This needn’t have happened, of course: all of those awkward theoretical arguments could have been avoided, and literature departments could have quietly faded ever deeper into the marginal background space where dwell those once-mighty academics, the classicists.
What we face now is a crisis not of expansion or inclusion, but of legitimacy and institutional survival. While conversations in the vicinity of the lounge coffee pot may be free of rancour, the nuts-and-bolts conversations between department chairs and the powers that be have become more heated, and more desperate.
It is in those conversations that the kind of study we do—the study about which we have become so placid and complacent—has been subjected to a sustained and withering vocationalist critique. It is virtually impossible to defend the kind of research we do on the grounds of profitability, and, as James Engell and Anthony Dangerfield point out in Saving Higher Education in the Age of Money (2005), the three criteria that administrators increasingly seek out in research and curricula are:
A Promise of Money. The field is popularly linked (even if erroneously) to improved chances of securing an occupation or profession that promises above average lifetime earnings.
A Knowledge of Money. The field itself studies money, whether practically or more theoretically, i.e. fiscal business, financial, or economic matters and markets.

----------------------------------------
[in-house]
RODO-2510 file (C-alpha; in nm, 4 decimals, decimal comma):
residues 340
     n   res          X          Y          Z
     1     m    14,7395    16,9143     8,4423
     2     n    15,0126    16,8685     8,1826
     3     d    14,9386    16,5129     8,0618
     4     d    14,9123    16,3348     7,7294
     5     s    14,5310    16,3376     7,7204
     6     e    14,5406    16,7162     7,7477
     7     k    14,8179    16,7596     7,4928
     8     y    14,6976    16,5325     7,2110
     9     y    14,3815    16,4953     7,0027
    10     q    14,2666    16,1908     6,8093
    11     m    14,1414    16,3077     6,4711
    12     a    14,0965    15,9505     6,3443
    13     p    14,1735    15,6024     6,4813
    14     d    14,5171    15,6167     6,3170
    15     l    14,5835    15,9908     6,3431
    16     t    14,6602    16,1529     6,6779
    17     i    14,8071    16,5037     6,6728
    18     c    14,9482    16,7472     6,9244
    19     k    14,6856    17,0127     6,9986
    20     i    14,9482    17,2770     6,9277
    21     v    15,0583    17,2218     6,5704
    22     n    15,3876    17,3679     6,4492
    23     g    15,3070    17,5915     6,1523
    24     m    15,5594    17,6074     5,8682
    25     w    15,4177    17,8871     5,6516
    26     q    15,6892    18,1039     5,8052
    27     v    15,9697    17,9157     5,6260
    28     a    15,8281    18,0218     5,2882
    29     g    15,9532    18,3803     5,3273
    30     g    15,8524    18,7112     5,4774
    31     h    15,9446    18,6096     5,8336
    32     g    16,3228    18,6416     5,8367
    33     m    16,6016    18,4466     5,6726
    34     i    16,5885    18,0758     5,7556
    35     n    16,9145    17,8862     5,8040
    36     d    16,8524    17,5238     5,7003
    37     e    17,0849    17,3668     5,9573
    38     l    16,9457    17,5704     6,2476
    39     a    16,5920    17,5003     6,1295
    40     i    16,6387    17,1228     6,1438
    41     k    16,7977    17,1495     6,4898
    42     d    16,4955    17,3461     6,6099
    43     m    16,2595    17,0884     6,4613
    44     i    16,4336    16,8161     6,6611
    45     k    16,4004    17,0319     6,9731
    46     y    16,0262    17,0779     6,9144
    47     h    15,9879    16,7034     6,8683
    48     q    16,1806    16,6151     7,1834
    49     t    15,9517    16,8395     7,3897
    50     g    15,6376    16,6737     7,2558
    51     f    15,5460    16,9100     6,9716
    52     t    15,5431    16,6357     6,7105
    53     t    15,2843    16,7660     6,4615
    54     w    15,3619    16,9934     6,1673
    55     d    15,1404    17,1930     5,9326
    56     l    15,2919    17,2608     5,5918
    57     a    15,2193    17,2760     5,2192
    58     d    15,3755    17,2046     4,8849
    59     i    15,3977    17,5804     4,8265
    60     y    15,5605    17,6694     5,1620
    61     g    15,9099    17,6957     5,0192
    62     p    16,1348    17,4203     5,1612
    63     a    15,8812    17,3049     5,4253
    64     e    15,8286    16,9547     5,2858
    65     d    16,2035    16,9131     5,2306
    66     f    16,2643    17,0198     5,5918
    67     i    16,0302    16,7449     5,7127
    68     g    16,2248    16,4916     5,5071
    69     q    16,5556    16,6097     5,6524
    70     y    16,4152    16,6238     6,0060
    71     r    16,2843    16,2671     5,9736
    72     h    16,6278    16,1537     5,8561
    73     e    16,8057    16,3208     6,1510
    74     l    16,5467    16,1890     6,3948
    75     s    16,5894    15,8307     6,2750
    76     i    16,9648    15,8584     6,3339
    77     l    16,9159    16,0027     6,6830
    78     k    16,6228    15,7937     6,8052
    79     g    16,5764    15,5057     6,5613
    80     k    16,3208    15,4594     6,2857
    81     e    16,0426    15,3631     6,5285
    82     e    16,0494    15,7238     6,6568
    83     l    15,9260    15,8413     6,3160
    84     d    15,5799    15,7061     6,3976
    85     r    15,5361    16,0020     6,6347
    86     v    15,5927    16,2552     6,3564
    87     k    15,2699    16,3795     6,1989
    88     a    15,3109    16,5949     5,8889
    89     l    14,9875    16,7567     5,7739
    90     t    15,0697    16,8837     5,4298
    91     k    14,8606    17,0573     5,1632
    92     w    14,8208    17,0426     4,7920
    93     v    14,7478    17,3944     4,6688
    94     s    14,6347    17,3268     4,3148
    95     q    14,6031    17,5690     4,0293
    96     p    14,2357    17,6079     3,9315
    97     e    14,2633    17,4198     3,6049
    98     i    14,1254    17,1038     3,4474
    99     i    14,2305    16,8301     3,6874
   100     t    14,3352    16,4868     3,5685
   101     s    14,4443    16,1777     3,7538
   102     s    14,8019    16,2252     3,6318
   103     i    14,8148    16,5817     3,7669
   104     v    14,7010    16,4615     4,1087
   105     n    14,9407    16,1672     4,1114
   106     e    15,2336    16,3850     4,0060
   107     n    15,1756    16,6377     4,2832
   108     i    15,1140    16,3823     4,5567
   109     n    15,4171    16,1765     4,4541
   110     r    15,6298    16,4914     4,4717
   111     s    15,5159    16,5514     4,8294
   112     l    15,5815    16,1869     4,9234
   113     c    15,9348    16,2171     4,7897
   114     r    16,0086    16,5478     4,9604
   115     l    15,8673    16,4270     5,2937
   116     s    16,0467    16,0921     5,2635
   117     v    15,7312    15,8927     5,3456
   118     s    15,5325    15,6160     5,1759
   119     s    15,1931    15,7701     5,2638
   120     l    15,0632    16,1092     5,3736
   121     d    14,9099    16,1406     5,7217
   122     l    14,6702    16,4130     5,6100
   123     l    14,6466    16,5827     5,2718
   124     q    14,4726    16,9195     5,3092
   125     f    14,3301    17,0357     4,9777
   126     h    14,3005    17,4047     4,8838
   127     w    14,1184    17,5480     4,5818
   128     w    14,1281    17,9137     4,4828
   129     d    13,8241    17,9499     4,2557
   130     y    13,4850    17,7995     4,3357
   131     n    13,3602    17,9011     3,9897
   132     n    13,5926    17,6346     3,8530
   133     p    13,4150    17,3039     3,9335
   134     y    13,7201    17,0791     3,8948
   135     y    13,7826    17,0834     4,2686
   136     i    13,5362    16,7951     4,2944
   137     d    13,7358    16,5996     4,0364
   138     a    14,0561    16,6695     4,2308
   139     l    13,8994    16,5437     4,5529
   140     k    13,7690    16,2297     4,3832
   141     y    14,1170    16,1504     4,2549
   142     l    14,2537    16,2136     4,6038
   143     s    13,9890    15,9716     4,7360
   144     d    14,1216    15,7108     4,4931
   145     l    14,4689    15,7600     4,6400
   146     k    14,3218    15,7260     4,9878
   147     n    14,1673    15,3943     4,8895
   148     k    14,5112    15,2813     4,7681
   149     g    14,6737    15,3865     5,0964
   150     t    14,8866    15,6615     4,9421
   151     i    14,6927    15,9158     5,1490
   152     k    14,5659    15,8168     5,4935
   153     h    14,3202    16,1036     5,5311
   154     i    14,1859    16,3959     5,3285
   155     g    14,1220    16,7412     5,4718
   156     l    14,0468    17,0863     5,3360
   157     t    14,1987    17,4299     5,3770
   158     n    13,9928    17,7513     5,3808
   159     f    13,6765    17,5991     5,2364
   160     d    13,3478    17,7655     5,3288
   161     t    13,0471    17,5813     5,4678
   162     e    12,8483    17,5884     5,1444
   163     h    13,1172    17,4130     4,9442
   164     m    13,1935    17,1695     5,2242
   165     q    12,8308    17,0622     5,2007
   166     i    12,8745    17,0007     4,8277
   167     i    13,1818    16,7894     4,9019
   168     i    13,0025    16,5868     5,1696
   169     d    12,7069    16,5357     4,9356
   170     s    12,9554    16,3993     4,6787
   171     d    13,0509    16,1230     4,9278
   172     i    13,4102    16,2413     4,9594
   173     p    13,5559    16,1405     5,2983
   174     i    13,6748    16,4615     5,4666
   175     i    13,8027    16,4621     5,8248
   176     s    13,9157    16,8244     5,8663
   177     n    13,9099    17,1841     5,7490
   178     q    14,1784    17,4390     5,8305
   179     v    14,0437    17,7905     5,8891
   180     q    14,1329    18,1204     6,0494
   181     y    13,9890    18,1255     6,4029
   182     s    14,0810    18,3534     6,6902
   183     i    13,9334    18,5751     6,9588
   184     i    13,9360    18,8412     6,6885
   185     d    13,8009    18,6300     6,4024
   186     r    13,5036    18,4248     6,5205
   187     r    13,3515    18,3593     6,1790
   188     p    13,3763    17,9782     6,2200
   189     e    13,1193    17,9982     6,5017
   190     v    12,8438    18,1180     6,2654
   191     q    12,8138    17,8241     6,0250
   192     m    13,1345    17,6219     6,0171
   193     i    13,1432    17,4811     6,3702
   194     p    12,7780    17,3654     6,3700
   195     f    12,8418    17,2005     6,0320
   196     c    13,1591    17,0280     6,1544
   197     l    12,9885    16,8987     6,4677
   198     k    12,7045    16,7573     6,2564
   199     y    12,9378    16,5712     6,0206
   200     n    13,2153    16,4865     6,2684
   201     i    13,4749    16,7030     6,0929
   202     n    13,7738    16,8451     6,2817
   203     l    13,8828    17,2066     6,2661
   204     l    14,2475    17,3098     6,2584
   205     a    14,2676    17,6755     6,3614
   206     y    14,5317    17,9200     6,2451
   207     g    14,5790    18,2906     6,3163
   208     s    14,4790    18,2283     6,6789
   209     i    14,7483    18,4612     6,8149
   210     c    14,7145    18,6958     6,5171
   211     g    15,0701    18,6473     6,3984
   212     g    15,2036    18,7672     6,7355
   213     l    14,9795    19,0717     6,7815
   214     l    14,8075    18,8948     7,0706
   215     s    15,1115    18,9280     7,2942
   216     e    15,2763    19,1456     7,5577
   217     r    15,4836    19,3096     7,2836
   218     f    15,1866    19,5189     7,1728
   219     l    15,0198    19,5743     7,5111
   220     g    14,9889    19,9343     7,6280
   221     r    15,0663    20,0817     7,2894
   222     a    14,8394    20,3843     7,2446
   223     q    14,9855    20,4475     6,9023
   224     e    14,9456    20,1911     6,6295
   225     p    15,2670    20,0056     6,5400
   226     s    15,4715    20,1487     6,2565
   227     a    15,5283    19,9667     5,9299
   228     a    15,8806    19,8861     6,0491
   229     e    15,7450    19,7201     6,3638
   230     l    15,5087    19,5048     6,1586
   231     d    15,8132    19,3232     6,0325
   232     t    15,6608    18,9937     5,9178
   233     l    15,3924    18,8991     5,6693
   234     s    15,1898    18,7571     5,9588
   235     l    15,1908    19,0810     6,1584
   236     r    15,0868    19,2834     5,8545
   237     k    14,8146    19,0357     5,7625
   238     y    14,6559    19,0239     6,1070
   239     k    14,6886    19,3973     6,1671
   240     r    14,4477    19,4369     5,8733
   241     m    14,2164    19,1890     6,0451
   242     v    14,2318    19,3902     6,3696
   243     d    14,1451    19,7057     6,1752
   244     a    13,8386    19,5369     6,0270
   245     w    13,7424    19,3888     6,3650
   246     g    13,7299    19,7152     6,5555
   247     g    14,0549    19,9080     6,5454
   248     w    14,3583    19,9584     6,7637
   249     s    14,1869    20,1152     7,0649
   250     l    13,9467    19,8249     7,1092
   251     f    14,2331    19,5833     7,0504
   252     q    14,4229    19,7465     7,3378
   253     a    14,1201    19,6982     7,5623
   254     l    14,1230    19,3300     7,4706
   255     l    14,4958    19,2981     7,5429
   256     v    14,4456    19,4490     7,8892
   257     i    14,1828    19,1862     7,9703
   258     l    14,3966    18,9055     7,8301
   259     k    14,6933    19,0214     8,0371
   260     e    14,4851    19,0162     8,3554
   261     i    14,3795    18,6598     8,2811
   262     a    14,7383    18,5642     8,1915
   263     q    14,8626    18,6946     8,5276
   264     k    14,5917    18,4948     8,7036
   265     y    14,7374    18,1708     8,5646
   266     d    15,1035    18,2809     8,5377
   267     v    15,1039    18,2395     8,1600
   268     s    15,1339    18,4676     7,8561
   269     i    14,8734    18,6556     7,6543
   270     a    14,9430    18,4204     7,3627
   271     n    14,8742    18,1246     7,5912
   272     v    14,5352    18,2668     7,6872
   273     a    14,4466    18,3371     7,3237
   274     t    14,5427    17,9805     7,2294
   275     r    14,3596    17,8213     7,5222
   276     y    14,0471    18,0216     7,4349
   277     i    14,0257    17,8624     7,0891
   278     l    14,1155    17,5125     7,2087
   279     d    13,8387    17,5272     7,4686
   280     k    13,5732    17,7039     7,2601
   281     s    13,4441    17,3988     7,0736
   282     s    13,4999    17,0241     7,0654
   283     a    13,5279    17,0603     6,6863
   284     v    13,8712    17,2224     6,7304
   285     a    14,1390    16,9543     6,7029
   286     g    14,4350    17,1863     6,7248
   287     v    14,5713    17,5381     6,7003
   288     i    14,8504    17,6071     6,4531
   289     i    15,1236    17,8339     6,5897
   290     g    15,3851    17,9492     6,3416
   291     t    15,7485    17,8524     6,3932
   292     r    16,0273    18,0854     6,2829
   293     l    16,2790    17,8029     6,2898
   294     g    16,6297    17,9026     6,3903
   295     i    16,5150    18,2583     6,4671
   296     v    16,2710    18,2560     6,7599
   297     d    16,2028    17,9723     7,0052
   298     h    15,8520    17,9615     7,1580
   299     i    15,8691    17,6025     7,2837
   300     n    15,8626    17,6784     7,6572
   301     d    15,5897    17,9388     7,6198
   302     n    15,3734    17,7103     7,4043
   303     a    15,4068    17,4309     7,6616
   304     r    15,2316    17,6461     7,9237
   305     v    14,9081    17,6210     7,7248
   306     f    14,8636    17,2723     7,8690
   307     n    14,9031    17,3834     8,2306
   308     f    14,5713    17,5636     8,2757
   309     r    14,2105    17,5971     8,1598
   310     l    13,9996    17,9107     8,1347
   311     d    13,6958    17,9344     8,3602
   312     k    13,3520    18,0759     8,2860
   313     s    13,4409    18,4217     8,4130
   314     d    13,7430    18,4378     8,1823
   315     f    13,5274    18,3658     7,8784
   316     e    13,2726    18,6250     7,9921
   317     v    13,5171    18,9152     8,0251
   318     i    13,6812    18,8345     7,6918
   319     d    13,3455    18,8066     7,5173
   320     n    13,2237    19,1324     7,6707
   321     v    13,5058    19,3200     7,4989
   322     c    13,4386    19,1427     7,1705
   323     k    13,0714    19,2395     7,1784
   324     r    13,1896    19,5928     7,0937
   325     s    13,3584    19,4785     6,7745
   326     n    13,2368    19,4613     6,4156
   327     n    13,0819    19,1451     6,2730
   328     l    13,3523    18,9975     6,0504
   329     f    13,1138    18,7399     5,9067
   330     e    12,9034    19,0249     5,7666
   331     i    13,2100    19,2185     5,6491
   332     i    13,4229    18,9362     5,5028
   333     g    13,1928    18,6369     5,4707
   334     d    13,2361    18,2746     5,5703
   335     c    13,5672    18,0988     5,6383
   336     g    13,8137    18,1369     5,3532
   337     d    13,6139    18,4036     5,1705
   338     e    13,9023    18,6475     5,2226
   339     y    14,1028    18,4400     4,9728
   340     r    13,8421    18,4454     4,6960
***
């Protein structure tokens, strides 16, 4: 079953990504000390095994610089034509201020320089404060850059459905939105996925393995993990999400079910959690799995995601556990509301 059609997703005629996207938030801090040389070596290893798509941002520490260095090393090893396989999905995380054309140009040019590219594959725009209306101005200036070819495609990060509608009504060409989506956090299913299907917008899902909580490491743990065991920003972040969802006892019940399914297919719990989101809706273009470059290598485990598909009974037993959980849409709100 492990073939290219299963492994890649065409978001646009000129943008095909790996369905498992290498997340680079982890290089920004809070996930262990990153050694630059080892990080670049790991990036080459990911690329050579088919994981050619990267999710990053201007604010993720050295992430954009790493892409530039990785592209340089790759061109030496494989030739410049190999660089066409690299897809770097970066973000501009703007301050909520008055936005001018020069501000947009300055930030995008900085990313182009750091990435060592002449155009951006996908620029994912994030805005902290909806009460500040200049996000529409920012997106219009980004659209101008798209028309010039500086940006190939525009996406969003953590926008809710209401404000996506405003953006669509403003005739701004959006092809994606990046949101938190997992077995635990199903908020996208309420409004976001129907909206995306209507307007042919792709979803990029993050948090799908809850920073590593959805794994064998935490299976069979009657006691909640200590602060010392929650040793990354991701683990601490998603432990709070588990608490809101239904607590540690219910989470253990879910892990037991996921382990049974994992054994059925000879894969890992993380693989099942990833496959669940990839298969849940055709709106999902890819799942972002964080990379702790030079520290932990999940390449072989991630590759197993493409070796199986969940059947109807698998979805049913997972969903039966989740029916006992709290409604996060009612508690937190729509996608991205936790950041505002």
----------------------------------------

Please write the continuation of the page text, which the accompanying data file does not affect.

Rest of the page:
A Source of Money. The field receives significant external money, i.e., research contracts, federal grants or funding support, or corporate underwriting.
What does literary study do to prepare someone for the workforce? What’s the value of it all? It’s this critique that we’ll need to answer. And we can answer it in one of two ways. One response to a vocationalist attack is a vocationalist defence along the familiar lines of “But English majors do get jobs!” and “Everyone needs clear writers and careful readers!” This defence is more plausible than it may sound—American English majors, according to collegefactual.com, have midcareer salaries of more than $63,000 (US). But if humanistic study is to be judged by the criteria of monetary gain, it will always be playing by rules inimical to the nature of the field: we will be treating the side effects of intellectual inquiry—writing skills, for example—as the core of the discipline.
Another answer would be a defence that finds the meaning and value of literary study neither in our current practice nor in the production of workforce skills. What, one wonders, would this look like? The development of an environmentalist ethos and an examination of the place of humanity in nature? The creation of an aesthetic and ethic of anticommodification? An examination of the ever-more-pervasive culture of xenophobic paranoia?
Perhaps what is really needed, in the Trump era of fake news and alternative facts, is a rethinking of the nature of truth and how it intersects with narrative, rhetoric, new forms of media, and new relationships between speakers and their publics. We could pilfer ideas from other disciplines—as the New Critics did with Idealist philosophy, and as the postmodern theorists did with everything from Marxism to queer theory to structural linguistics.
We could also, of course, fail to rise to this moment and just keep on doing what we do for as long as we can. Then the English department, which has mattered so much to so many for so long, will slowly vanish, not with a bang, but a whimper. We owe it something better. We owe it a new wave of theory.